Understanding Polycystic Ovary Syndrome (PCOS)
What is it?
PCOS is a hormone condition that affects people with ovaries, it can develop at any age after puberty and affects around one in ten women in the UK!
With PCOS, small, fluid-filled sacs grow inside the ovaries. Polycystic literally means: ‘multiple cysts’. It ultimately affects the reproductive organs that produce oestrogen and progesterone — hormones that regulate the menstrual cycle.
Getting a diagnosis
PCOS can be diagnosed if any of the two below-mentioned diagnostic criteria are present:
- Hyperandrogenism - where there are increased levels of androgen hormones (which can also cause acne, excess body hair (Hirsutism), and loss of hair from the scalp)
- Anovulation - where ovulation is irregular, but not completely absent
- Polycystic ovaries - viewed on an ultrasound, the appearance of numerous cysts in the ovaries when incomplete ovulation occurs
To get a diagnosis, speak to your GP, who may then refer you to a specialist to implement a management plan personal to you. The issue with PCOS symptoms is that they are often mistaken for symptoms with other conditions or dismissed as nothing, so be persistent with your GP if you feel something isn’t right! It is important to do so because women suffering with PCOS are at an increased risk of developing more serious conditions later in life, such as Type 2 diabetes, cardiovascular disease and endometrial cancer, as well as being at risk of experiencing fertility struggles.
What is Insulin Resistance?
Recent research suggests that insulin resistance is a major underlying cause of PCOS, as 70-80% of women with PCOS have insulin resistance. When foods containing carbohydrates are eaten, the carbohydrate is converted to glucose and enters the bloodstream. As the blood glucose levels (BGLs) rise a hormone called insulin is released. Insulin helps to carry the glucose into the body’s cells to be used as energy. The BGLs then return to normal levels.
In insulin resistance, the cells do not take up the glucose from the bloodstream as efficiently. The body responds to this by producing more insulin to normalise BGLs. Increased insulin levels cause the ovaries and the adrenal glands to produce an enzyme that stimulates androgen production. Increased androgen production is one of the three key diagnostic criteria of PCOS.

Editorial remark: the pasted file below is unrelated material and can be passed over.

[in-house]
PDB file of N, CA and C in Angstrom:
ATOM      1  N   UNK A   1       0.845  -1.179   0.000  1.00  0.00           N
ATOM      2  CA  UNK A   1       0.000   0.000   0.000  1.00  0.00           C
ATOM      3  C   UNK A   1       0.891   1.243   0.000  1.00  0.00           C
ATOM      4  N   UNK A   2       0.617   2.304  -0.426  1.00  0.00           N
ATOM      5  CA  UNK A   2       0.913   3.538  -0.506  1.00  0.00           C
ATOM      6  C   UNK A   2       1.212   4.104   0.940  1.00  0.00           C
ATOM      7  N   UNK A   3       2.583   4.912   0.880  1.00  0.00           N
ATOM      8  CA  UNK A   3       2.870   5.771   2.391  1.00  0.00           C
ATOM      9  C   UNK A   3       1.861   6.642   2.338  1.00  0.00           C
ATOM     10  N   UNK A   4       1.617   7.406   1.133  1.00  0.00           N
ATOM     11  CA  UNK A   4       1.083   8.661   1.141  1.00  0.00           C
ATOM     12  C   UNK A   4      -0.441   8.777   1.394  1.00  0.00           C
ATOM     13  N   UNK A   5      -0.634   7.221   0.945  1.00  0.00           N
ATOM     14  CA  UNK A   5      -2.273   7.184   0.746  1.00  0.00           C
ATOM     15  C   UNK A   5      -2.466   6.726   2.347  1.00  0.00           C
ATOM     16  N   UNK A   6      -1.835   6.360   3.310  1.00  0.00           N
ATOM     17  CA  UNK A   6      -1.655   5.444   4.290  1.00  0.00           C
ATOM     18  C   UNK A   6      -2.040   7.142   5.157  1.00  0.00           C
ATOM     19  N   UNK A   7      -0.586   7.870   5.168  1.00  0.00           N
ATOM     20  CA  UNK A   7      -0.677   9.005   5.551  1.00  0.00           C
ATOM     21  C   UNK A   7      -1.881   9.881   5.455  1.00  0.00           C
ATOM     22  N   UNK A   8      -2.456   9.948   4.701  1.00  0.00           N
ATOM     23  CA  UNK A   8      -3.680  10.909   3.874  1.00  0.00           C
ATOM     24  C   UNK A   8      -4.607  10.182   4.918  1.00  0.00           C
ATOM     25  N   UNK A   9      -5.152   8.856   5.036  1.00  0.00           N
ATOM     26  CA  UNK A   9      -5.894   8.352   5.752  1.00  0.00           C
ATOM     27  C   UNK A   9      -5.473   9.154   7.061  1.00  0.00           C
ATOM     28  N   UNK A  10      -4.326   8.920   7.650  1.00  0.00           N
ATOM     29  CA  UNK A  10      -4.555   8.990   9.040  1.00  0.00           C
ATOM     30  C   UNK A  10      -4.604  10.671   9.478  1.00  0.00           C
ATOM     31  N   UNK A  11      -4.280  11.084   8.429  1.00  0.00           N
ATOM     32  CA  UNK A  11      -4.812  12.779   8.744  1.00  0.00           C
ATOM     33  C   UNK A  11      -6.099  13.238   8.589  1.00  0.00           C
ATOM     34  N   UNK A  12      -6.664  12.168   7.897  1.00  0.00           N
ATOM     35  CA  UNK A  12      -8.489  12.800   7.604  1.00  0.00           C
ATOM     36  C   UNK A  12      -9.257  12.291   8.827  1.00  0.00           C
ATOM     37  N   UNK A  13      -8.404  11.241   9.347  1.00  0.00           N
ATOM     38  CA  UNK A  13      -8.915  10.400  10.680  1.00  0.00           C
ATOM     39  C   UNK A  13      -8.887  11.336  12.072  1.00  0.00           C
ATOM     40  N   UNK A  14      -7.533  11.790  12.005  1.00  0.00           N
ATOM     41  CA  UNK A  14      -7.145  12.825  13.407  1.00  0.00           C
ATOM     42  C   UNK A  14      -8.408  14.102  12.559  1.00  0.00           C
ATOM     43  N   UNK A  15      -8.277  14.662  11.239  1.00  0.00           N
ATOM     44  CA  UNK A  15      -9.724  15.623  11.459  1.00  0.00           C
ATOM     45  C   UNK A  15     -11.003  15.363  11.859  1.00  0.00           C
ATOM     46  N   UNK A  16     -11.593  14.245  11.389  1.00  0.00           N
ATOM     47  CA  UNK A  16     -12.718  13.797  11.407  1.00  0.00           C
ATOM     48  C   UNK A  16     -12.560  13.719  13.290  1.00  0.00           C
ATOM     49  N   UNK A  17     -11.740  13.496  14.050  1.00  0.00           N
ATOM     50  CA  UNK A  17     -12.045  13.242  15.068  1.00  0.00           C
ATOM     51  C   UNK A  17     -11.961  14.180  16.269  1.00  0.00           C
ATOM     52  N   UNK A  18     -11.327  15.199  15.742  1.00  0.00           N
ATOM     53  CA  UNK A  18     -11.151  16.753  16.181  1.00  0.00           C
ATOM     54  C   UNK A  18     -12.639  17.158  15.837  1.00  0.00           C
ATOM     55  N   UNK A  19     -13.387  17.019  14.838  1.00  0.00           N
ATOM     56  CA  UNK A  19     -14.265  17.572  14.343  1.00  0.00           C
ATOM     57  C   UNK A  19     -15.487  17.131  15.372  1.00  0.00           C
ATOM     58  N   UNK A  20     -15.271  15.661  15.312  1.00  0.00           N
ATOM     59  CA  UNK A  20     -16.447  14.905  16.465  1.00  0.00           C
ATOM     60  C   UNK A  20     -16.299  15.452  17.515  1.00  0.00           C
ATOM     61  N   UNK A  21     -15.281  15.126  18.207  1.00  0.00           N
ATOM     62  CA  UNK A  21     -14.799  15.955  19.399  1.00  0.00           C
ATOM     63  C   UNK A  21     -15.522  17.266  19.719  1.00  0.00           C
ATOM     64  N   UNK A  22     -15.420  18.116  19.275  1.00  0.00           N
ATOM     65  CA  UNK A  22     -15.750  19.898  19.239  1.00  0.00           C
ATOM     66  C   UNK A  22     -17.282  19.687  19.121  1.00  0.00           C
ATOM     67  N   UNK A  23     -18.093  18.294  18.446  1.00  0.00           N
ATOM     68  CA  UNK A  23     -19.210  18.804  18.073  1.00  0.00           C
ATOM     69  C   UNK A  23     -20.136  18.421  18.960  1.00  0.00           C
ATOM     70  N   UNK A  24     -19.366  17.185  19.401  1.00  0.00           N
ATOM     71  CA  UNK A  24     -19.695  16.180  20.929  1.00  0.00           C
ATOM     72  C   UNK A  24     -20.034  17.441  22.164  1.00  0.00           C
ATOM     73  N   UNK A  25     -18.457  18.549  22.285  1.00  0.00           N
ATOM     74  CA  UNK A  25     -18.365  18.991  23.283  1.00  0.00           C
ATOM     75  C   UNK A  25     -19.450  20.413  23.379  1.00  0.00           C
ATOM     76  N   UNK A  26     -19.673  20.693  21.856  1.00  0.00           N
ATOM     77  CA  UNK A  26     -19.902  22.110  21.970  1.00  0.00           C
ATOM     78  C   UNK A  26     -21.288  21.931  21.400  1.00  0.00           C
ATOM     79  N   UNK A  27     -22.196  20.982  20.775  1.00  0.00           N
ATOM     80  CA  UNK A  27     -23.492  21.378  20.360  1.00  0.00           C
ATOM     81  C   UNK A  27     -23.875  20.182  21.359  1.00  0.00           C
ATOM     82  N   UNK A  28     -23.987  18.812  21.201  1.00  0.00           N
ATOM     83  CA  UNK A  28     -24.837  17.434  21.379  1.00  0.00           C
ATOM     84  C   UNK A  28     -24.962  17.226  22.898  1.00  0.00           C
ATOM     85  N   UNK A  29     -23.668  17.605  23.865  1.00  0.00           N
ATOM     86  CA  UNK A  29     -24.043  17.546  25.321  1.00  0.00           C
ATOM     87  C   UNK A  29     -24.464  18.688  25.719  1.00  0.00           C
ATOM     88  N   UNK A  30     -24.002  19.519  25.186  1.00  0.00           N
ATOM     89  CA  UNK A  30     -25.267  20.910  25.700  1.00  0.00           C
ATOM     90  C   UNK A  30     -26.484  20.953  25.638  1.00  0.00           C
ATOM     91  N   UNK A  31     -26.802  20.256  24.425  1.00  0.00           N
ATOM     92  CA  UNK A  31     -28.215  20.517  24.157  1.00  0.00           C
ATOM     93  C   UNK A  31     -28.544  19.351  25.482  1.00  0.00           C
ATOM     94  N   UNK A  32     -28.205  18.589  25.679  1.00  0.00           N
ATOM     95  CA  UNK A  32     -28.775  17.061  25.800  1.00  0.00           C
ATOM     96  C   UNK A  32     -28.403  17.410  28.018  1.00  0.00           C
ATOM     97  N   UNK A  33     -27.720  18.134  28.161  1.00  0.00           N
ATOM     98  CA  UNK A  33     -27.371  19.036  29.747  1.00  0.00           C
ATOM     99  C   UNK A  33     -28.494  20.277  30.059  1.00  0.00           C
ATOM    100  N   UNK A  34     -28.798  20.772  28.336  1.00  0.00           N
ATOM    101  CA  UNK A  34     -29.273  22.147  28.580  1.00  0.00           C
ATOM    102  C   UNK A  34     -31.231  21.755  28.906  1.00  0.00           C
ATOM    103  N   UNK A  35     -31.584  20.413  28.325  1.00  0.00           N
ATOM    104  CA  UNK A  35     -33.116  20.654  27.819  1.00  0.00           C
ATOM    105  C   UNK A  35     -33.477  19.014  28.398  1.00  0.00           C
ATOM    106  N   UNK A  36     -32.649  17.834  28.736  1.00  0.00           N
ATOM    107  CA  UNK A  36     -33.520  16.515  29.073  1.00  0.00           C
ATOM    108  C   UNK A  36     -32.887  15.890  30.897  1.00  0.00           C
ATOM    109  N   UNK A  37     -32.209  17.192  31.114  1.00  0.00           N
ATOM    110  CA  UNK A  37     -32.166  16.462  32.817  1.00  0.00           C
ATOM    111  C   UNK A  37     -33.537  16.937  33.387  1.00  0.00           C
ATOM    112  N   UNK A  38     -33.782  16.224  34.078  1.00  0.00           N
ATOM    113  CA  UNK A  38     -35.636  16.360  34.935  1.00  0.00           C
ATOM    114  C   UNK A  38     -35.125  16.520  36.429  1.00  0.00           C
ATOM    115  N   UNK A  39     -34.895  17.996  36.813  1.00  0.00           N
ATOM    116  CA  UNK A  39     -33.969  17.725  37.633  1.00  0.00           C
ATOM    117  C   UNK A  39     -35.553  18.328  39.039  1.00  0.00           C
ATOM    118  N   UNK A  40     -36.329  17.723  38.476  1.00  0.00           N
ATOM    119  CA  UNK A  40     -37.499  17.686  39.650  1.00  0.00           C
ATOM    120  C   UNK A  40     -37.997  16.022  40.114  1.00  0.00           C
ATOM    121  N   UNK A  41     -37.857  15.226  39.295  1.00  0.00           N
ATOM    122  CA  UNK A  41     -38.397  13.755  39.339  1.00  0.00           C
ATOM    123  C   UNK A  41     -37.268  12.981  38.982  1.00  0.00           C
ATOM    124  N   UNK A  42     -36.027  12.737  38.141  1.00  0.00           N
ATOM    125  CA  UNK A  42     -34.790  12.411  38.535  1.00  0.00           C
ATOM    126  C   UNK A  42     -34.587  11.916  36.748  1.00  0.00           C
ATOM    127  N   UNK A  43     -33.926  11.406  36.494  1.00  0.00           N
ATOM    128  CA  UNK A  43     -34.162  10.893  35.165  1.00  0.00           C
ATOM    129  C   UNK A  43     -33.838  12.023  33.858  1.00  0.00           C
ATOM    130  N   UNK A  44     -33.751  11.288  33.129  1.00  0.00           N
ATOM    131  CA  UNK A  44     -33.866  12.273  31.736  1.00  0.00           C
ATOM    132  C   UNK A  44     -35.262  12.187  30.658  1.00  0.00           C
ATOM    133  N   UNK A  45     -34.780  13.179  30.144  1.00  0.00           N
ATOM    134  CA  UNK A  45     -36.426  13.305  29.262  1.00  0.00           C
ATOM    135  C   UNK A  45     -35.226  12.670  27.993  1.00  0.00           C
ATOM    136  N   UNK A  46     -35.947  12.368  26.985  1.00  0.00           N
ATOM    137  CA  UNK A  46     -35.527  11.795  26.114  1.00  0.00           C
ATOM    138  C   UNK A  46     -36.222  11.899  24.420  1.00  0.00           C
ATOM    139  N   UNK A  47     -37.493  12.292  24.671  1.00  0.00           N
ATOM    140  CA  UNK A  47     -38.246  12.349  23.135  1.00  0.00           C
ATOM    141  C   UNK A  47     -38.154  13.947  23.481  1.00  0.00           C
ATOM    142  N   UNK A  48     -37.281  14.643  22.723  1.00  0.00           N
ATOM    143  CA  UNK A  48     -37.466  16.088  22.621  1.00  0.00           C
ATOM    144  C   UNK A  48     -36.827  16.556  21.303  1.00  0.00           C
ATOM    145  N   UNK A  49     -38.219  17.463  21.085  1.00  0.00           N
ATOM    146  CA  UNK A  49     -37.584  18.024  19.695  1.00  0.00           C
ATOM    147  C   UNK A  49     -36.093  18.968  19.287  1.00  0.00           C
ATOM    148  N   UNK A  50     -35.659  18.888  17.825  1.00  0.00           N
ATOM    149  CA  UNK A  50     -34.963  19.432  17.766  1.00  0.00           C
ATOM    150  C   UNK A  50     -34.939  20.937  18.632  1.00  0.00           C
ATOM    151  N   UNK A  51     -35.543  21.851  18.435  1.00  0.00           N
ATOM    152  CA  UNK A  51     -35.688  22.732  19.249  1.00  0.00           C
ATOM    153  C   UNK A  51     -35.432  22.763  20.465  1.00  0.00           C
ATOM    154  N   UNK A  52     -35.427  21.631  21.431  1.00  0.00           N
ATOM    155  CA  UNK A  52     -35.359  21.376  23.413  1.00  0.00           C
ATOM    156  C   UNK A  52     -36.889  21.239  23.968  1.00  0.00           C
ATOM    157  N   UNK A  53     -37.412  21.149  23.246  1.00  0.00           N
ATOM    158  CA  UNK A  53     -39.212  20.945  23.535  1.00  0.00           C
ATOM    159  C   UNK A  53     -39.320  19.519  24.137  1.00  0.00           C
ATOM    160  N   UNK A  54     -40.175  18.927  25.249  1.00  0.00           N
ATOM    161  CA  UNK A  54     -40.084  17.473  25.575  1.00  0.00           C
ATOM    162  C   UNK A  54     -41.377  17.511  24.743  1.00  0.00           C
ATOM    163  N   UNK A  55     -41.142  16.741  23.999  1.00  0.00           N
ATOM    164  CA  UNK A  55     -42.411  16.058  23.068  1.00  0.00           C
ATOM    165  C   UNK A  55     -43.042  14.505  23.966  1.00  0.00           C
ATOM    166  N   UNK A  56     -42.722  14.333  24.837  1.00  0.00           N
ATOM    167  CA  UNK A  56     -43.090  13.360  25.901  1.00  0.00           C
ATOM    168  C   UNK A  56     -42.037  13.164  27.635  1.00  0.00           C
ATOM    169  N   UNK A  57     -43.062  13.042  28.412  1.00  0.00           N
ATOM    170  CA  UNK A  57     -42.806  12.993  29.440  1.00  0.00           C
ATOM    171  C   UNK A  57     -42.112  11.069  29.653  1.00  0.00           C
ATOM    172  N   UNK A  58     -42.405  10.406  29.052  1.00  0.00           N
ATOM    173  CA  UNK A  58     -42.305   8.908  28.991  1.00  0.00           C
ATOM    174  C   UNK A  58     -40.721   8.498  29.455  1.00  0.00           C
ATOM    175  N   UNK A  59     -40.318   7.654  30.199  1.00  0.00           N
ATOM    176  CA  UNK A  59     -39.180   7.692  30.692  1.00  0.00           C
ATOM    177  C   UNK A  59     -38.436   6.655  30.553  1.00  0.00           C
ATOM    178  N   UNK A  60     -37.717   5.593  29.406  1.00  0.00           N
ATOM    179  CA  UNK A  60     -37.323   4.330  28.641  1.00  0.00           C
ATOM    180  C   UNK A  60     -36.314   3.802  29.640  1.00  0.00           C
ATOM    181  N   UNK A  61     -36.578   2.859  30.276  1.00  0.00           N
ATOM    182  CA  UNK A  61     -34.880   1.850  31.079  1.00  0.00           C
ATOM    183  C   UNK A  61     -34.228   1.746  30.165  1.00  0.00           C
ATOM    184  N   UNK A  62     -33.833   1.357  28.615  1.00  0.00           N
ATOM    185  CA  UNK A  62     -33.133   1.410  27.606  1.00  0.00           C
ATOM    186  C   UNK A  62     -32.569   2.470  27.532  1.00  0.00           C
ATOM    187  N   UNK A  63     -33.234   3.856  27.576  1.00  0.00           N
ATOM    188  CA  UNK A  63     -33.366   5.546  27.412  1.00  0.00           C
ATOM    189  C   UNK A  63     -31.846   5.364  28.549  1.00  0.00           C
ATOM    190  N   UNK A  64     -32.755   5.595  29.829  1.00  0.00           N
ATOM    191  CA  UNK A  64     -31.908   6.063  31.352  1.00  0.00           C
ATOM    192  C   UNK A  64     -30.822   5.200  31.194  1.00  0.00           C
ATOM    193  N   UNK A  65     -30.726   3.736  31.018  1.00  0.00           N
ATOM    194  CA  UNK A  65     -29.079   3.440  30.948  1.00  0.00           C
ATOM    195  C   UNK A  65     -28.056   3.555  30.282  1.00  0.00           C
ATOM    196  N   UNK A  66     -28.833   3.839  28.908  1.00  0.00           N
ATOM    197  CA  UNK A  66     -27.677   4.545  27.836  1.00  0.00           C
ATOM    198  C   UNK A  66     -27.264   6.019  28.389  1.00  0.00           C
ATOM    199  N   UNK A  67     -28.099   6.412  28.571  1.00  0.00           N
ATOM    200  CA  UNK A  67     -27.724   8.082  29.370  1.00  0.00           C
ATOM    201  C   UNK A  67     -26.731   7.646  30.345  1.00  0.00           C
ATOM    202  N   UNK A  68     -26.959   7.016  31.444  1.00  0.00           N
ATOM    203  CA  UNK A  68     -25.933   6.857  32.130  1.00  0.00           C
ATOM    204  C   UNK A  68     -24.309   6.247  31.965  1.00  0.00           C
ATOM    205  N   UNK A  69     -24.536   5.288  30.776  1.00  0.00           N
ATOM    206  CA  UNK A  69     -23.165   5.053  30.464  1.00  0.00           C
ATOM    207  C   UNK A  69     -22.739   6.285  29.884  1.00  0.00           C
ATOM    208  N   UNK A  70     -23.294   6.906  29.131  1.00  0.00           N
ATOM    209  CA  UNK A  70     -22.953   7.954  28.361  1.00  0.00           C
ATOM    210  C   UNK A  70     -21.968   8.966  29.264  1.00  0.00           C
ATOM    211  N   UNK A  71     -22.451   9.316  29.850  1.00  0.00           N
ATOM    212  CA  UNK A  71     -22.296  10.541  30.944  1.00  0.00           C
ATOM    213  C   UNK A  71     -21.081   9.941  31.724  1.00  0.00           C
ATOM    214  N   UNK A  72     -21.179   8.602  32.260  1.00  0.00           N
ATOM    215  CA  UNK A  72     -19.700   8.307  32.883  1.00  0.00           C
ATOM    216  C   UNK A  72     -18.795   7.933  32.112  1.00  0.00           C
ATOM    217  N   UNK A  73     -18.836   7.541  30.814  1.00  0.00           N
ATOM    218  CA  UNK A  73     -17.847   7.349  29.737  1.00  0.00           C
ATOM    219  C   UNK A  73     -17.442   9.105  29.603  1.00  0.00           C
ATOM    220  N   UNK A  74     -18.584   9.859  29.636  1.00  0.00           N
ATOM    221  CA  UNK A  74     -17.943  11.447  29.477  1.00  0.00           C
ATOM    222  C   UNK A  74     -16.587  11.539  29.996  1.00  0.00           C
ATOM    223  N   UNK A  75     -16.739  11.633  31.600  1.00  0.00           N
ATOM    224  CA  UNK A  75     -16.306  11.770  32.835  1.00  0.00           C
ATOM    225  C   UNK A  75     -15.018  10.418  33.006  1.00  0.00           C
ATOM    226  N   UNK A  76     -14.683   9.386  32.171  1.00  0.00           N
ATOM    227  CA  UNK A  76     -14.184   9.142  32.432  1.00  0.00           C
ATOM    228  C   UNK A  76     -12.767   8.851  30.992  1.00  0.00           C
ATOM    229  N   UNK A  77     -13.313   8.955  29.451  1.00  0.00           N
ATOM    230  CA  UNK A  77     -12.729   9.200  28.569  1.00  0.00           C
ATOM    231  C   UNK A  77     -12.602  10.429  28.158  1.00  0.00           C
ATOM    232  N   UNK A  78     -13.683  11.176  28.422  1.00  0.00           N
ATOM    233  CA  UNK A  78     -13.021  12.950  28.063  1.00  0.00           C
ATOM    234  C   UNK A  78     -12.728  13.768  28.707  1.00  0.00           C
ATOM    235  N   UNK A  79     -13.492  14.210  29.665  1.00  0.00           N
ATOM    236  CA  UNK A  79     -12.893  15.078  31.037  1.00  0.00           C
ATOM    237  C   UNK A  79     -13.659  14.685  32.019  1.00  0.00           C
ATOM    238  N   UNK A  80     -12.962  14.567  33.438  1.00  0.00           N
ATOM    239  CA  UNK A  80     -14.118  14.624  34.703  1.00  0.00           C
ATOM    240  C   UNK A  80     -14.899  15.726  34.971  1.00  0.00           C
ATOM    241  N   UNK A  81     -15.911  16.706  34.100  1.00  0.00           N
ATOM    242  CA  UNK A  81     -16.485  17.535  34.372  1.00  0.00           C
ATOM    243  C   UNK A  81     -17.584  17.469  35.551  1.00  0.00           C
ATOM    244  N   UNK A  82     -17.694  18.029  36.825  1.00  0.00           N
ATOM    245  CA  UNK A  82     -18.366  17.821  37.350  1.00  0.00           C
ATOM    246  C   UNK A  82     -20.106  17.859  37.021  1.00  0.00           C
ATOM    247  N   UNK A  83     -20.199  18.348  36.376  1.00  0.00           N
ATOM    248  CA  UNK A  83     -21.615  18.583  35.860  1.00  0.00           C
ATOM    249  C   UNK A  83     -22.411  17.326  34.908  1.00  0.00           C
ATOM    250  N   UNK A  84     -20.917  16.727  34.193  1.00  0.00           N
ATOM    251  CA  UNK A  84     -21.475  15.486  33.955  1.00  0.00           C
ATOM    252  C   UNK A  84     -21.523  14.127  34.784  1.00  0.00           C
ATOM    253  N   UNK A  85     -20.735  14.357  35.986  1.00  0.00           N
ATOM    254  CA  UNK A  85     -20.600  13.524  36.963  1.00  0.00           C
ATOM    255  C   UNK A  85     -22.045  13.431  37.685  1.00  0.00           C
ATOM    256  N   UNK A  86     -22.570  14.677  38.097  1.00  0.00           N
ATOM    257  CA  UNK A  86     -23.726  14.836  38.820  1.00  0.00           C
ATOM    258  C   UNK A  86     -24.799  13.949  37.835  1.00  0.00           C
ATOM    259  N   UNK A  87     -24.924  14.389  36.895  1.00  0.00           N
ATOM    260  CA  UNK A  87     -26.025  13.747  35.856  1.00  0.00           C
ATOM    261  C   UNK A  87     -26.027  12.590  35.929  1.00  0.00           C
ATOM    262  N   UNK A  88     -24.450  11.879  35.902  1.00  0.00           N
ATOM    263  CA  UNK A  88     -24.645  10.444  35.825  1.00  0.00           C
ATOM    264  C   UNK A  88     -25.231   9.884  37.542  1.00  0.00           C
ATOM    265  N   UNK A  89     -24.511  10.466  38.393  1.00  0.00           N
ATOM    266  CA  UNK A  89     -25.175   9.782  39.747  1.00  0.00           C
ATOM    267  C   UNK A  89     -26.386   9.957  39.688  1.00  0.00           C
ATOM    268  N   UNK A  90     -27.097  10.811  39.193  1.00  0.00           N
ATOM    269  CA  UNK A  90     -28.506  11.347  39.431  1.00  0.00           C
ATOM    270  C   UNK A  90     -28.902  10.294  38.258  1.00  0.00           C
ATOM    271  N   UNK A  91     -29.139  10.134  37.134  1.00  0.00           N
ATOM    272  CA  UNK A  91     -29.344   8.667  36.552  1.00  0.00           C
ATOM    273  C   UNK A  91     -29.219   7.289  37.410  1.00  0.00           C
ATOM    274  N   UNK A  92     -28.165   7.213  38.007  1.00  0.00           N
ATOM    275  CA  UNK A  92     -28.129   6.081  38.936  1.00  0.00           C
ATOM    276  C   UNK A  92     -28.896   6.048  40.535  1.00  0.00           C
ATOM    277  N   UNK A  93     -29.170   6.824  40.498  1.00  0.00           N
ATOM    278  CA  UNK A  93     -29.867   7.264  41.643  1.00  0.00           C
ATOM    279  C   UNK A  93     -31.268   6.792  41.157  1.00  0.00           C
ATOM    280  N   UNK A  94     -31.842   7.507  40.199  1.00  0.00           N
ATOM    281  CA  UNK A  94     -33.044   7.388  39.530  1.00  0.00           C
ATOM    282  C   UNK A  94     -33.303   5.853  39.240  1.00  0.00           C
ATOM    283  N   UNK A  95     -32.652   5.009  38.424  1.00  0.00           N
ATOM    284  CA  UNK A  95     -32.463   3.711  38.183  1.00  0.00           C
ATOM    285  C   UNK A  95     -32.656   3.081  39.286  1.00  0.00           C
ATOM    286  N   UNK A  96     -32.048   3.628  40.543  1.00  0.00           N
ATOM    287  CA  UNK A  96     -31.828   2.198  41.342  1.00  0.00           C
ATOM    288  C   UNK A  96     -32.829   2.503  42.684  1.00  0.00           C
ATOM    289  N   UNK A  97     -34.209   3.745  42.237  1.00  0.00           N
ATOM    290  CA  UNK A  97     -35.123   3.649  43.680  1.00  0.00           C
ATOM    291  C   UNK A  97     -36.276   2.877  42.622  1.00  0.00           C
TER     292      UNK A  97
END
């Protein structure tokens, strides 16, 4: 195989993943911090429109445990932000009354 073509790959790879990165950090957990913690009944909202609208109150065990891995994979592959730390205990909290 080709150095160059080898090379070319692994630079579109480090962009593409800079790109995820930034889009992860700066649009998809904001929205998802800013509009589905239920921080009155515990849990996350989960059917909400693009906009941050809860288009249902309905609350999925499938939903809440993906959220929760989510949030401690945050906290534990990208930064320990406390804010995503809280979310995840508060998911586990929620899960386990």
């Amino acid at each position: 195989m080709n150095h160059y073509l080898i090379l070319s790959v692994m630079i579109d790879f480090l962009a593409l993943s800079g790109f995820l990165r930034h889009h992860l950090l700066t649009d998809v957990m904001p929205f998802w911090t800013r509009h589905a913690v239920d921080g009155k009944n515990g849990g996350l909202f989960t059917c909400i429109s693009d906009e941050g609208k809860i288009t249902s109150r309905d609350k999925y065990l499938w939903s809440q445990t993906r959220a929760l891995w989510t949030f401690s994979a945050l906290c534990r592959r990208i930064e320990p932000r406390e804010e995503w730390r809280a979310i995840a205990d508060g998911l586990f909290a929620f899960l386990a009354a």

Lifestyle factors to help with PCOS
- By maintaining a balanced, nutrient-rich diet, you can help reduce the severity of PCOS symptoms. It is important to be particularly mindful of cholesterol levels and reduce processed foods, alcohol intake and avoid smoking, while increasing intake of foods rich in iron and protein.
- Maintain a regular exercise routine. Regular physical activity can vastly improve our physical and mental health. Whether it’s losing weight or maintaining a consistent weight, exercise can help regulate menstrual cycles and even reduce the risk of diabetes and heart disease associated with PCOS.
- PCOS can also take a mental toll as much as a physical one, so maintaining a consistent sleep routine is also necessary, and aim to keep stress and anxiety at bay by introducing relaxing activities to your routine, such as mindfulness and meditation, or talking therapies with as an alternative strategy.
- Reducing caffeine intake is also important, as it can increase anxiety and interfere with sleep patterns. If you are trying to cut down on your coffee intake for example, you could swap a cup of coffee for decaf, or green tea. Don’t forgot to include other caffeine containing foods and beverages such as dark chocolate, energy drinks and coca cola in your daily caffeine consumption!
If you think you are suffering from PCOS, or already have a diagnosis but are not sure how food and exercise can help to alleviate your symptoms don’t hesitate to get in touch by emailing
Written by Abigail Attenborough (ANutr)